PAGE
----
There was history up here too. Clingman’s Dome was once a sacred mountain of the Cherokees, called Kuwahi. Tribal medicine men would trek up this mountain to fast, pray, and seek guidance of the spirits for centuries. During the Trail of Tears, the forced removal of the Cherokee by the US government, a group of Cherokee warriors fled and hid away up here among the clouds. A heroic journey of escape and defiance in the face of government tyranny. You couldn’t help but admire them.

I was pleased to find Mom alive and unfrozen when I returned to the car. By then she was full of local knowledge gleaned from all the reading she had done, which she of course filled me in on as we drove down to Newfound Gap. We had been told that some of the best views in the park could be found there. The autumn foliage reappeared as we dipped below the cloud banks. The oranges and yellows sparkling with color below the cloud laden sky.

There was a large parking lot at one particularly gorgeous overlook. We stopped there to investigate and take some pictures. The place was swarming with people. I turned my camera toward the looming mountains, when I turned back around Mom was nowhere to be seen. I eventually found her hugging the sign that marked the border of Tennessee and North Carolina. In just that short time she had already made some new friends and was happily chatting away.

I found a high stone wall to sit upon. I let my vision wander over the scene from my elevated perch. There were so many jubilant folks, very few with masks, milling about breathing in the mountain fresh air. Huge multigenerational family groups, packs of young friends in the prime of their lives, and couples out for a hike. Everyone here seemed so open and cheerful. They would not be kept solitary and at home any longer. I too was ecstatic to be out there among them. I was in a state of bliss.

Mom found me and mentioned that she had found the actual Appalachian Trail. She wanted to walk a small piece of it, her small piece of it turned to be around only 50 meters. It counted though. From then on we could officially say that we had hiked on the Appalachian Trail. We got back in the car and drove off in search of a less crowded luncheon spot.

We stopped by a small gurgling stream to eat our food. Lunch was much improved over the day before, barbeque leftovers as opposed to breakfast box bananas. We got to talking about our experience of the Great Smokies. We had expected scenery, but we hadn’t expected it to be so rich with history. There was the history of the settlers, the history of the Cherokees, but also of the Civilian Conservation Corps who were put to work building the park’s infrastructure during the Great Depression. Perhaps, they even had constructed the very road that we sat beside contently eating our food and pondering the passage of the years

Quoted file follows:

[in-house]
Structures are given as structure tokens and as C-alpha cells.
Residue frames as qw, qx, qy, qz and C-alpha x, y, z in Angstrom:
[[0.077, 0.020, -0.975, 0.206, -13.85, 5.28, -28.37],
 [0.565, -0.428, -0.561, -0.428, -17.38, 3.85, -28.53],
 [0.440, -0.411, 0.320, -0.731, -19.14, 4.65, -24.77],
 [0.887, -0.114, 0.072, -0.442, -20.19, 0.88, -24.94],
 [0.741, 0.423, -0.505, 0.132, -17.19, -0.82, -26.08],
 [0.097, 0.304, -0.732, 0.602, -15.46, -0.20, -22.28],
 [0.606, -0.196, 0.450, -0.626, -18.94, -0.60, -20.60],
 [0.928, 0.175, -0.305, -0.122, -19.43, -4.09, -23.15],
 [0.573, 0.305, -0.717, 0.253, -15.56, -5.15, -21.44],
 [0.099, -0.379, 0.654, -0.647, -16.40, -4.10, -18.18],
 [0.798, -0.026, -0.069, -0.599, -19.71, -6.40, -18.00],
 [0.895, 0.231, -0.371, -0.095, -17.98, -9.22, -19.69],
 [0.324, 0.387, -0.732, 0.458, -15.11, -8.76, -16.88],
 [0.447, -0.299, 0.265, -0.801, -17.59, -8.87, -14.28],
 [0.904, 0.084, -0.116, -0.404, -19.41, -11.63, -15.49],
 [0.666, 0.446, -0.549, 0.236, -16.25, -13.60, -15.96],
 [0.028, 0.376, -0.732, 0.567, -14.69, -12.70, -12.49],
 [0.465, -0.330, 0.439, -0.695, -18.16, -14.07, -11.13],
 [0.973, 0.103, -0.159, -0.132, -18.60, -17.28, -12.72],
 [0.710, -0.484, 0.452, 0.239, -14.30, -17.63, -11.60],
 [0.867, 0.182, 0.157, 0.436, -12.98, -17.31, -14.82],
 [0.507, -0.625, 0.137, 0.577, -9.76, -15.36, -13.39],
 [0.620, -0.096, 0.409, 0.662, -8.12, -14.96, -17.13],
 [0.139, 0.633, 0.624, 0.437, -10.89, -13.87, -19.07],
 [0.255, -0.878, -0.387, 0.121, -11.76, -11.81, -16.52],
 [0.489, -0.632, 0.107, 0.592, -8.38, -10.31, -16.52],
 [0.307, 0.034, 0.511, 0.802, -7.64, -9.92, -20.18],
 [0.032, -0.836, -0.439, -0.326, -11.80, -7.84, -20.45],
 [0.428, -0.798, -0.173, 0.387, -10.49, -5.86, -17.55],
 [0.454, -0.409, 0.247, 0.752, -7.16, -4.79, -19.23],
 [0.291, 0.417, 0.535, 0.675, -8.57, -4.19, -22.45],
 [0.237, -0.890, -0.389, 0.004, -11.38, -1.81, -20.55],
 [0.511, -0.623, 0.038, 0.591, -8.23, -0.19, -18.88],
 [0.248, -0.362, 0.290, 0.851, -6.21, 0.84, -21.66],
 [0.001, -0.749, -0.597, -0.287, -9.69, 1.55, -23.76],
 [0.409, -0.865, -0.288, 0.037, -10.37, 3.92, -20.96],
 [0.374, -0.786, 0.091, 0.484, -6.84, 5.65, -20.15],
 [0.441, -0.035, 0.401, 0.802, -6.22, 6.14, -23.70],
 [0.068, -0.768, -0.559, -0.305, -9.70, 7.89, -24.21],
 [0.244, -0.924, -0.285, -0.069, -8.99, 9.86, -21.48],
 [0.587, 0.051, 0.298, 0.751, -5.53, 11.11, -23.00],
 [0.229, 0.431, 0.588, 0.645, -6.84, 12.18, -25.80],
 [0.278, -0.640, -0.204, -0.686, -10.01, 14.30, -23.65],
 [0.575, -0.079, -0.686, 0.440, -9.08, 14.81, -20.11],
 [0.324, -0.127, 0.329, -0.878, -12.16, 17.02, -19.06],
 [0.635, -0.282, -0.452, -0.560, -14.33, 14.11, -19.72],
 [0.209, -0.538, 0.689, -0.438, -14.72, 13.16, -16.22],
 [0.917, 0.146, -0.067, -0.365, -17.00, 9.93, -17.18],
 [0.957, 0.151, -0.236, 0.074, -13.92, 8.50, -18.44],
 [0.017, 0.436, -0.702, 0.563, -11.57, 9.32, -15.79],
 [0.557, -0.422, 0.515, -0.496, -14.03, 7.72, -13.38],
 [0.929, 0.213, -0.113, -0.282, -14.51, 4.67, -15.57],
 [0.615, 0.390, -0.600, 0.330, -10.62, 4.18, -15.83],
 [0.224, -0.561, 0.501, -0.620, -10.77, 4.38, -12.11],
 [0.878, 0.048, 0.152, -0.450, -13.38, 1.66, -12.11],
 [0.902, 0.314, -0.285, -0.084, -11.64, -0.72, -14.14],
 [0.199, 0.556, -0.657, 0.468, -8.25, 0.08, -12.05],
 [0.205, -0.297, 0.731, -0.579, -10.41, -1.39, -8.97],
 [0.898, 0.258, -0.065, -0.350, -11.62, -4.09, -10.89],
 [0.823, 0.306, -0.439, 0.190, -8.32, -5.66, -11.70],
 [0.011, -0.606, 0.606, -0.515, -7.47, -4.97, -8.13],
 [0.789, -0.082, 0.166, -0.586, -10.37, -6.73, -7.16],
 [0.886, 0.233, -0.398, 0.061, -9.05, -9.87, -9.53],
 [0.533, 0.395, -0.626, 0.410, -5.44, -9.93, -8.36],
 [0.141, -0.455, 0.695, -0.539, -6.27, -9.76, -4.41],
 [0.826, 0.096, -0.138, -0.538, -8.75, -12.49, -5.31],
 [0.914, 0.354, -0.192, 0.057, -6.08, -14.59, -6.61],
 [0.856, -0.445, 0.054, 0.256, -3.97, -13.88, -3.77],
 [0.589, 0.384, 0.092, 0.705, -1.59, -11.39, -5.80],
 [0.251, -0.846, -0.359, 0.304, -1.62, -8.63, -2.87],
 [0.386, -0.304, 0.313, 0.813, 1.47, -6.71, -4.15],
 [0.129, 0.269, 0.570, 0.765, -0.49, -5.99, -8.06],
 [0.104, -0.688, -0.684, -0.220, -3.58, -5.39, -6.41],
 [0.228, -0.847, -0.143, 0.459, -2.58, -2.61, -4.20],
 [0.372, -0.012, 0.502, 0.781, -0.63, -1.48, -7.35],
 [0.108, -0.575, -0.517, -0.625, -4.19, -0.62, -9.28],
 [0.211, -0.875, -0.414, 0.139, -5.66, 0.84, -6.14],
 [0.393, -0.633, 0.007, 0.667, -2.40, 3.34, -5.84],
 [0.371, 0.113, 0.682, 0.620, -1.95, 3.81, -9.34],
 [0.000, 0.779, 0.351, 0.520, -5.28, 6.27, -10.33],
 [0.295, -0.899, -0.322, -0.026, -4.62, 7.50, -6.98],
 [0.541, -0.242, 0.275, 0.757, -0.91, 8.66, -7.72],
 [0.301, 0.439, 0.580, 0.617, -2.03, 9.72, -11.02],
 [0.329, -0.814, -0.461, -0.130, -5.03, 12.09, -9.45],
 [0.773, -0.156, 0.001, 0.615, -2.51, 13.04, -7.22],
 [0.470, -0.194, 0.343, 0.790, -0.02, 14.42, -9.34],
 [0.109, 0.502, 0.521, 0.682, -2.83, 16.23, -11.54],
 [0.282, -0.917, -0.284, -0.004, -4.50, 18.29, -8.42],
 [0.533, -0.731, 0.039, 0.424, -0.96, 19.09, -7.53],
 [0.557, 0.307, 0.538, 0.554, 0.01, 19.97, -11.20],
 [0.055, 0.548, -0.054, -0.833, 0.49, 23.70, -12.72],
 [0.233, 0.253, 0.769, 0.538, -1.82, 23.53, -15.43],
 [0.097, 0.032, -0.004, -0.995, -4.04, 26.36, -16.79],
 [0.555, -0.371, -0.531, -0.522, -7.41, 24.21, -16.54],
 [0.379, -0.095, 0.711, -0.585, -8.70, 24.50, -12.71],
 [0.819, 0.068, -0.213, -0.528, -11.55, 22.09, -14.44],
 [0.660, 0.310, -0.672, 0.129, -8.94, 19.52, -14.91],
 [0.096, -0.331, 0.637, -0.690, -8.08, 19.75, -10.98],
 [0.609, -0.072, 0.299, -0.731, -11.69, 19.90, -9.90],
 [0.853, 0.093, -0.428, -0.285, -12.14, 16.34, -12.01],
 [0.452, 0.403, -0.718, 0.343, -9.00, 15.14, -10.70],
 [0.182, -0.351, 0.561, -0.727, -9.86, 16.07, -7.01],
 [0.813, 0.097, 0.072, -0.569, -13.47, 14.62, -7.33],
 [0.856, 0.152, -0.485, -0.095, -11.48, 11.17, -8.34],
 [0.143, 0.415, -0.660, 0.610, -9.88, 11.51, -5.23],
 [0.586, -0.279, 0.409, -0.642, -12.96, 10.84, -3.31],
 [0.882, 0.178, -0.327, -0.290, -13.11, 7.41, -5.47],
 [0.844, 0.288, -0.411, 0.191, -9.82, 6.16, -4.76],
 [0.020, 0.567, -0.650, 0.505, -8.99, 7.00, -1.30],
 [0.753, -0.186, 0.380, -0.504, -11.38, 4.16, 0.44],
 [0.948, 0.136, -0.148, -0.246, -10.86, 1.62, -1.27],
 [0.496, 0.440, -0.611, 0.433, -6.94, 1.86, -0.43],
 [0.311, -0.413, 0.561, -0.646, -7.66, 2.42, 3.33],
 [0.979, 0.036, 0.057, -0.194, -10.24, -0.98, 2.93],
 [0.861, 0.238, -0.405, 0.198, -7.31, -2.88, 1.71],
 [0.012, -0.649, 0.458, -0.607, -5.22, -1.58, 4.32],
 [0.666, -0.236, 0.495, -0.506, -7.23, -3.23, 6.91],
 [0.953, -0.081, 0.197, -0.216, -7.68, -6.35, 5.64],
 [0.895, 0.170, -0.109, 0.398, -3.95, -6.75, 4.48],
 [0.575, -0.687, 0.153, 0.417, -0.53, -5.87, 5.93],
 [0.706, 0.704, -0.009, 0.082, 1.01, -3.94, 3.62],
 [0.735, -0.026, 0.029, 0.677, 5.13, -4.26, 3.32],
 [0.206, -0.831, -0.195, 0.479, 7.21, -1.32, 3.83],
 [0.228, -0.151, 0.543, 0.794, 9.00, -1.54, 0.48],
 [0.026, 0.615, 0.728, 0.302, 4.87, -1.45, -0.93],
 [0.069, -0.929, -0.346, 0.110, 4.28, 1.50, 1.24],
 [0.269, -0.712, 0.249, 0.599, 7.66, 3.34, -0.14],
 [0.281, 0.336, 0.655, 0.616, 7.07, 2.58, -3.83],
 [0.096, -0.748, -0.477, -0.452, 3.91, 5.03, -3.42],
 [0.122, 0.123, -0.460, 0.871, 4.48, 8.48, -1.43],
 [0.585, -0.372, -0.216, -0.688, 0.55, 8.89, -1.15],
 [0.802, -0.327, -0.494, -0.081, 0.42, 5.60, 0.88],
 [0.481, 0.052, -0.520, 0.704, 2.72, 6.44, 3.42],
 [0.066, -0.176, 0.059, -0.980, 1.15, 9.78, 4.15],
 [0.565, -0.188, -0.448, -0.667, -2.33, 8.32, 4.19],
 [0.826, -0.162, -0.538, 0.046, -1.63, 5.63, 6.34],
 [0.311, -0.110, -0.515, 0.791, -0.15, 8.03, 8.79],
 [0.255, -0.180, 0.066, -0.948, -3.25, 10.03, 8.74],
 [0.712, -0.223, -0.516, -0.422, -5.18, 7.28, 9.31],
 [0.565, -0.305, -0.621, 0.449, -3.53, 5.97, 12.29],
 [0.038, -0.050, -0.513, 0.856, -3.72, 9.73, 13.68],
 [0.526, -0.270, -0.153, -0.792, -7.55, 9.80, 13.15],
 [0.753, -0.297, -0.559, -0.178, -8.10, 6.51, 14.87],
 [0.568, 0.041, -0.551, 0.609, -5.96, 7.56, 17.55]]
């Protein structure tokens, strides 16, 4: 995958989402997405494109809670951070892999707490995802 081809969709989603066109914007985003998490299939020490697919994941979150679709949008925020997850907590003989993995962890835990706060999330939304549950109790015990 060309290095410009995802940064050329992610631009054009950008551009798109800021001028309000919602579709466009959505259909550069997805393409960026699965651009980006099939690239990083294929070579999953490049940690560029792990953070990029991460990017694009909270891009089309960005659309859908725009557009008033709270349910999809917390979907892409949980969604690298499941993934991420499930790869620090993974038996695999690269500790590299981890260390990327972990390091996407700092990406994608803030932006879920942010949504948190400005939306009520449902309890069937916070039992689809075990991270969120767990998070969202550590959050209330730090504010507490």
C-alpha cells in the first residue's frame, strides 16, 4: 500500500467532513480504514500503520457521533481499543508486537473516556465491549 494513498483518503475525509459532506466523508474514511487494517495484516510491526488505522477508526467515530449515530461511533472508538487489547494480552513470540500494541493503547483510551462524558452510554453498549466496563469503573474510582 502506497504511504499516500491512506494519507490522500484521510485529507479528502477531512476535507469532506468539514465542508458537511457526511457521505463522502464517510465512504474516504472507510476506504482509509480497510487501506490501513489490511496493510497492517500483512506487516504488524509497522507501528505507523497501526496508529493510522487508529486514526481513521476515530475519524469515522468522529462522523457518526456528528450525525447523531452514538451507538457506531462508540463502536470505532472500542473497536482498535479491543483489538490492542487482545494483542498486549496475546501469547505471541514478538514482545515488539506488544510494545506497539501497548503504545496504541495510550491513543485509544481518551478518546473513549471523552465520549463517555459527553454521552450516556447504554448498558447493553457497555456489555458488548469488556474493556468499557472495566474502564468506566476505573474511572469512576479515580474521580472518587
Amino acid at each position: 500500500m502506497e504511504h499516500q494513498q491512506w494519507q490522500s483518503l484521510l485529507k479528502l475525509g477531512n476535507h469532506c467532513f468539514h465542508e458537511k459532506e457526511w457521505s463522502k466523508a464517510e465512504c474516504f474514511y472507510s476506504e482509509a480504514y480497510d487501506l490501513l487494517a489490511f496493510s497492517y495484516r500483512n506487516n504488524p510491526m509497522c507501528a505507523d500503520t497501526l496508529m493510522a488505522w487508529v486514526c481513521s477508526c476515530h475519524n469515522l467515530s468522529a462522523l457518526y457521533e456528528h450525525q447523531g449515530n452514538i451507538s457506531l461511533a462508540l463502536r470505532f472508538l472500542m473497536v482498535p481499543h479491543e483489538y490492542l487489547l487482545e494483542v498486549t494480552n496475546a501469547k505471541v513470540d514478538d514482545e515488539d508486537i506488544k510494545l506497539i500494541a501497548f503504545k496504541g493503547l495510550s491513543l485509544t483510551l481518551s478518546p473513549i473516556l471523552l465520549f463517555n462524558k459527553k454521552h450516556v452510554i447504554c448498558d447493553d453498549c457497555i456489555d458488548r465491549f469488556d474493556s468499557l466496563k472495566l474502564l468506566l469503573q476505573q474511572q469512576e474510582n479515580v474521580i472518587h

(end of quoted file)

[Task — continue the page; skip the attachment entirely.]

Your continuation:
By the time we got back to Gatlinburg, it felt like a different world yet again. The sun was beating down strong and it felt like summer had returned. Quite a departure from the cloud enveloped chill of Clingman’s Dome. We found ourselves caught in traffic on the town’s main drag. I was playing some Hank Williams with the windows rolled down. I realized that the passing pedestrians could hear the tunes coming from the car. I nudged the volume up to spread the good news to the unsuspecting congregation.

Just like a blind man, I wandered along
Worries and fears I claimed for my own
Then like the blind man that God gave back his sight
Praise the Lord, I saw the light

I saw the light, I saw the light
No more darkness, no more night
Now I'm so happy no sorrow in sight
Praise the Lord, I saw the light

It had been a day to file away in life's memory bank. Praise the Lord indeed!

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23rd October 2021

Wonderful song...
we saw he light!
23rd October 2021

A classic
Definitely. No choice, but to share it with the passersby.
23rd October 2021

seventeen-years-old car
I had my previous car for 17 years...never missed a beat except rear shocks went and then duco smashed sitting under a gum tree during an Americas trip confirmed her doom. May Baron von Zoom take you to many more destinations. sounds like the perfect beast for your sojourn in the Smoky Mountains, Tommy.
23rd October 2021

Old cars
For sure. I plan on keeping the Baron on the road until the wheels fall off or maybe gets smashed under a gum tree. Although, I didn't trust it enough to drive down to Florida and back in February 2021. Gave it a break and rented a car for that one.
30th October 2021
Observation Tower

Clingman's Dome
On a sunny day it is lovely.
30th October 2021
Observation Tower

In want of a sunny day
I bet! Funnily enough, when I visited Corcavado in Rio it was the same thing, shrouded in clouds. Makes for a good bit of atmoshere though.